Last week I talked about reliving travel through food. Taste is a powerful memory trigger and that almost explains why, about a week after my return from Argentina/Brasil I found myself showing up for drinks at a friend’s place in Newtown not with a 6-pack of beer but rather, sipping a pineapple filled with rum.
I’m not in any way implying that people in Northern Brasil show up to people’s houses with a pineapple dangling from their chops, far from it (and also, if they did, they’d use cachaça, not rum). But I couldn’t really get my head around not drinking a caipirinha and drinking it out of a pineapple, although touristy and tacky, was my favourite way to do it. This explains why Senhor R and I found ourselves hacking away at a pineapple one Sunday night to make a cup for our rum caipirinha. Sticky.
What follows is a recipe of sorts for how to turn a pineapple into a drinkable, alcoholic treat.
Caipirinha no Abacaxi
3-4 dessert spoons of caster sugar
6 ice cubes
2 limes, quartered
Cachaça, or, failing that, rum
A couple of toothpicks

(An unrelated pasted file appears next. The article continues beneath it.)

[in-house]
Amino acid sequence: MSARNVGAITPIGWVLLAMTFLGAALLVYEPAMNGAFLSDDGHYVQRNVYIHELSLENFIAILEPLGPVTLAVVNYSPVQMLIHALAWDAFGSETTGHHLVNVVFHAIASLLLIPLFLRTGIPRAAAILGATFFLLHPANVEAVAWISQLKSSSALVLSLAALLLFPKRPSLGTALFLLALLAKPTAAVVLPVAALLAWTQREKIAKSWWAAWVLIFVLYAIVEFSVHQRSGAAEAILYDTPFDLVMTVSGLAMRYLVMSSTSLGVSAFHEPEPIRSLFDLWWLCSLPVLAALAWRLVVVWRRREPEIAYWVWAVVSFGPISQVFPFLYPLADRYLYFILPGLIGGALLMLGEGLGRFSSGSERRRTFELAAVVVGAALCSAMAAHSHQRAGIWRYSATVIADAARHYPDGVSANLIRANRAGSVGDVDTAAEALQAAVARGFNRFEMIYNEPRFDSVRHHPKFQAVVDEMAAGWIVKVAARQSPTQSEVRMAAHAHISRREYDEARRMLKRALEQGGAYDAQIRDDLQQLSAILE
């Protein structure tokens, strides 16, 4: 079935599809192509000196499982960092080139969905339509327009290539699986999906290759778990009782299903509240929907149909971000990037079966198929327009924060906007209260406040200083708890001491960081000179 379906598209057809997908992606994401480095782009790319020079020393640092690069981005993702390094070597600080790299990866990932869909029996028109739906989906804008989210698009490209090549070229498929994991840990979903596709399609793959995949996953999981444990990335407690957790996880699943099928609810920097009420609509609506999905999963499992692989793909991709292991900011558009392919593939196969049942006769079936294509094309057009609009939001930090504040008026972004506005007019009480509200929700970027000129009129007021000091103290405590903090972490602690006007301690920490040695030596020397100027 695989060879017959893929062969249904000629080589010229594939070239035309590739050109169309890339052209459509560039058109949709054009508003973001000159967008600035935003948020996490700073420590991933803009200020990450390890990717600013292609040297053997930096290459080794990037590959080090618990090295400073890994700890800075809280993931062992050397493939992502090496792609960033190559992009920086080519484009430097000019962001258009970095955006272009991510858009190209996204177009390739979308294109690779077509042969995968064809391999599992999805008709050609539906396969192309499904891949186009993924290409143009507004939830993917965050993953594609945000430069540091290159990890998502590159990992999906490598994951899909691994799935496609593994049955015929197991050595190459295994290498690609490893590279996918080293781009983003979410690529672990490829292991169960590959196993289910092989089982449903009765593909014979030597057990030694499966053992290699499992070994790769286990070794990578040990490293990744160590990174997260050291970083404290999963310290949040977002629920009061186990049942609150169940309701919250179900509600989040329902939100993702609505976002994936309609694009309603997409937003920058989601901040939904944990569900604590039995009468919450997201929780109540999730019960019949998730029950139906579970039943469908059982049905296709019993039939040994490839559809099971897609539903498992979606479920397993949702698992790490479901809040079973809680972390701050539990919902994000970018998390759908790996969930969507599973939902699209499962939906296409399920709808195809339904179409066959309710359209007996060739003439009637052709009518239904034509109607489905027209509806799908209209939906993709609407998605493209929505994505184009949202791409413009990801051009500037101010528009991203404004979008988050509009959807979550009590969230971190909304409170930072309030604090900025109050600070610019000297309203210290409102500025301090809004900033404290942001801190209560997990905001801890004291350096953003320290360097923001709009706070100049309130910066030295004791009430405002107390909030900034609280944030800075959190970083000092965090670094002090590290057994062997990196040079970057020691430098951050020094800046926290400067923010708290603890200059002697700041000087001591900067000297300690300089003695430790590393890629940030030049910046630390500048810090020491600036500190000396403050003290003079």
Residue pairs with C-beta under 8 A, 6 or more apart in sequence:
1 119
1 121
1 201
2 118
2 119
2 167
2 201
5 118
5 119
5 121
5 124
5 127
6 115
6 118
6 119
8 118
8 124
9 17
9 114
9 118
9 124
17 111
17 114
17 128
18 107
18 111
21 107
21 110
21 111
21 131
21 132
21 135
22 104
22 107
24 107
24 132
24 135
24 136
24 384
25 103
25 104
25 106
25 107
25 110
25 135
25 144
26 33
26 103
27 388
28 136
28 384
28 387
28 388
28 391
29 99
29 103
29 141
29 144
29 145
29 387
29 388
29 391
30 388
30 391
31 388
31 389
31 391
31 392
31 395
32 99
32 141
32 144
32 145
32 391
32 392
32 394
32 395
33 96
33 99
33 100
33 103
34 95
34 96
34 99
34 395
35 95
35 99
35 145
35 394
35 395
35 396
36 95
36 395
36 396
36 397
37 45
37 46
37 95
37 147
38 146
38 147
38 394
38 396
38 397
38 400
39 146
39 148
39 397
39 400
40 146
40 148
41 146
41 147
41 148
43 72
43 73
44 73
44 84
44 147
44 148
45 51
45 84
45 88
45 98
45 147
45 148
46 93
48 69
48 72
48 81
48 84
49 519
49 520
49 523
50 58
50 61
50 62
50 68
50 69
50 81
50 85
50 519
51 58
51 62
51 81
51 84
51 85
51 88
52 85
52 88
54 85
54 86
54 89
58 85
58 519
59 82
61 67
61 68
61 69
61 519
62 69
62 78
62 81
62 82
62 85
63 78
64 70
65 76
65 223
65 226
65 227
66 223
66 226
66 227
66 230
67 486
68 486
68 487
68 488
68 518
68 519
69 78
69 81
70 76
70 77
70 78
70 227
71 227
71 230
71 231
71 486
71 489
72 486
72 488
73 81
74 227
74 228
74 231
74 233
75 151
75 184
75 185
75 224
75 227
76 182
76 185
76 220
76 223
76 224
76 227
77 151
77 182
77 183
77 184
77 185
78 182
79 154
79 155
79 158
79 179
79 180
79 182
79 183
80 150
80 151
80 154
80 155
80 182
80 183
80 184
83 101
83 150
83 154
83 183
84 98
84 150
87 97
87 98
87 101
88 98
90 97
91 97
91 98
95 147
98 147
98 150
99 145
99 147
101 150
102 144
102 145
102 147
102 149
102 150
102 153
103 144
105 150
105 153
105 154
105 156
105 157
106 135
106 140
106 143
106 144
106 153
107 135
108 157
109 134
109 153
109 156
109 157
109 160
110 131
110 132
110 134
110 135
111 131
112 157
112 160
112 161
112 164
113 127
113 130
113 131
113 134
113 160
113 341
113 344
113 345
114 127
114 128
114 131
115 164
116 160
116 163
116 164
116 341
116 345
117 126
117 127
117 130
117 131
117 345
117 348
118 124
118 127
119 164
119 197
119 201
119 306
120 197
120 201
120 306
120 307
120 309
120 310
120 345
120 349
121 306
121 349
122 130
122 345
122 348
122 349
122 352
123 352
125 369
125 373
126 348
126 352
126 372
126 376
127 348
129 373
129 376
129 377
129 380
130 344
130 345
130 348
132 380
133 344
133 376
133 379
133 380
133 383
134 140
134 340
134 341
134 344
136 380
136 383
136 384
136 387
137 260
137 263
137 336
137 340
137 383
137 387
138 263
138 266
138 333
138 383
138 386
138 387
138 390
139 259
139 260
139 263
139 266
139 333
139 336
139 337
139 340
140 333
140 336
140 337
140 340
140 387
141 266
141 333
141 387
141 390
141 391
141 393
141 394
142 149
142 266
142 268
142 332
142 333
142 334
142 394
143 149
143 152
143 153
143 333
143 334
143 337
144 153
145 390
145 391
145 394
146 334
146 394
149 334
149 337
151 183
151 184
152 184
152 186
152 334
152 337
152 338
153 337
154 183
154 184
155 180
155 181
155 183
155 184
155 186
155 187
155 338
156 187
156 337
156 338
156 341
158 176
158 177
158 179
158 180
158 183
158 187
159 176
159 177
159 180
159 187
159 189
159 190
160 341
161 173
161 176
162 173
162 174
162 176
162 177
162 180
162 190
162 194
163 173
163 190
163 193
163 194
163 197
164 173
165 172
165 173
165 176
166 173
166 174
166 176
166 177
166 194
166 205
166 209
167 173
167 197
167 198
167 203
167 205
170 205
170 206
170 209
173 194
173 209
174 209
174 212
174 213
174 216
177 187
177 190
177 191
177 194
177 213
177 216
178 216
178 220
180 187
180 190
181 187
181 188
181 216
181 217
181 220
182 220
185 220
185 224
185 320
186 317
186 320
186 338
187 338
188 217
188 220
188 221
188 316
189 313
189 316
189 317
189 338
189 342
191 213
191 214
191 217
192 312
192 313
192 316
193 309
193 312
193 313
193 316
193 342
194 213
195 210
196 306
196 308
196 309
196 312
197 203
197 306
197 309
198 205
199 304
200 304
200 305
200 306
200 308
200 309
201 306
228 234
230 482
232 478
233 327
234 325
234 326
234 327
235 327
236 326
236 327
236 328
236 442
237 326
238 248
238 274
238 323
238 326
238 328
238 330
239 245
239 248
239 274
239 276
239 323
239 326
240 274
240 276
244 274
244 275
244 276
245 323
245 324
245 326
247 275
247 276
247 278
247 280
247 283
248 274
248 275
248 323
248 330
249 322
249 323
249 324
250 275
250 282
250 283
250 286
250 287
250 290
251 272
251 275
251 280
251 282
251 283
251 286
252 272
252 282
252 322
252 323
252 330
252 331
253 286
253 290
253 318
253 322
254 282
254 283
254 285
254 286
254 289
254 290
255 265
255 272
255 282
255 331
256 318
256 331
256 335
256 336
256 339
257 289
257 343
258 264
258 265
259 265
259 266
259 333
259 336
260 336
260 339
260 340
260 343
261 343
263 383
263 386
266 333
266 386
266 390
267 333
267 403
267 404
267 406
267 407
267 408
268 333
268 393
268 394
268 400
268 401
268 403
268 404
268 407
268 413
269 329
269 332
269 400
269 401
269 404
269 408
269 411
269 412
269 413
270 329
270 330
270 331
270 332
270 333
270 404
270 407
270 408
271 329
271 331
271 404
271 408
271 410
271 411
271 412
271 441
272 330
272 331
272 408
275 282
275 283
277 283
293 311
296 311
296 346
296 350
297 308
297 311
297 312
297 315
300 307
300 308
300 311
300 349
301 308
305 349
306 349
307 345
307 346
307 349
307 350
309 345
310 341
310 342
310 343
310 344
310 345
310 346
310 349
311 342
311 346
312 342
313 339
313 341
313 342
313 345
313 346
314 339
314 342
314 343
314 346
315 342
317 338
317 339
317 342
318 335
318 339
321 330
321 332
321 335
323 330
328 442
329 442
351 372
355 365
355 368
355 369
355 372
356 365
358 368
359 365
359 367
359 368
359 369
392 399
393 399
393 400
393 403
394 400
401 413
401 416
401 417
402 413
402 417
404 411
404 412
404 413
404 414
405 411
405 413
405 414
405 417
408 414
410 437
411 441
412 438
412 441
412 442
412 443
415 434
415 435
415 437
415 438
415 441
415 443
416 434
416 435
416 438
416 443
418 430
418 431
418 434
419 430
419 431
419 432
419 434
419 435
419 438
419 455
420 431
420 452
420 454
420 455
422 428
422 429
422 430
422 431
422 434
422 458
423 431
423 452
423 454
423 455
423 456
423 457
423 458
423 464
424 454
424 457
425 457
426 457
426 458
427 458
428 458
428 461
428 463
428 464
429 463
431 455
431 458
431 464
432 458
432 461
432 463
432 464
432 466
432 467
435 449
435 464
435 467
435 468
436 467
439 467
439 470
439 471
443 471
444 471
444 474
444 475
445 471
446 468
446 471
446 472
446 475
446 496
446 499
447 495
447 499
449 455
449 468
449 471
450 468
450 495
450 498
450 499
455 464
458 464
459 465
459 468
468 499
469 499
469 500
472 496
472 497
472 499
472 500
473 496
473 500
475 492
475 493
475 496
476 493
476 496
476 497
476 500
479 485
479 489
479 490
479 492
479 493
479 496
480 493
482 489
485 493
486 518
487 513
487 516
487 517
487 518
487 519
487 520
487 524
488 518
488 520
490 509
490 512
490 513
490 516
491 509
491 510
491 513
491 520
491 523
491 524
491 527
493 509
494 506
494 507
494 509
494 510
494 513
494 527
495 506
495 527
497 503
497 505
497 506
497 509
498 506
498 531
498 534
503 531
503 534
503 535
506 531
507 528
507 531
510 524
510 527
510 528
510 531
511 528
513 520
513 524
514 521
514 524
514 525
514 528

If the leaves of the pineapple are still attached, remove them. Chop the top off the pineapple and save it for a lid. With a long, sharp knife, cut around the inside of the pineapple almost to the bottom, leaving about a half inch border. Then cut a cross through the centre of the flesh that you hope to remove. Hack away at this with knives and spoons until you win.
In a glass or shaker, smash the hell out of the ice, sugar and limes, either with something blunt or by shaking the shaker until the sugar is dissolved. Pour into the pineapple and cover with cachaça, stir and taste. Add more sugar if needed.
Whack in a straw. Attach the lid with a couple of toothpicks. If you’re drinking your caipirinha on the beach, no worries but if you’re somewhere you don’t wanna get too sticky and your pineapple is quite ripe, you might want to put it on a plate or cling wrap it.
We all know no one wants to hear about other peoples’ holidays, if only because it incites jealousy. But if the success of twitter is anything to go by, EVERYONE wants to read about and see pictures of what people are eating, anytime, anywhere.
With that in mind, even though we’re off to Argentina and Brazil for a month, the Corridor won’t stop kitchening (or something), and rest assured we’ll be eating, cooking, café hopping and eating (definitely gonna be doing at least twice as much eating as anything else) all over the place, Chilean volcanos permitting.
Lau@corridorkitchen.com and entourage.
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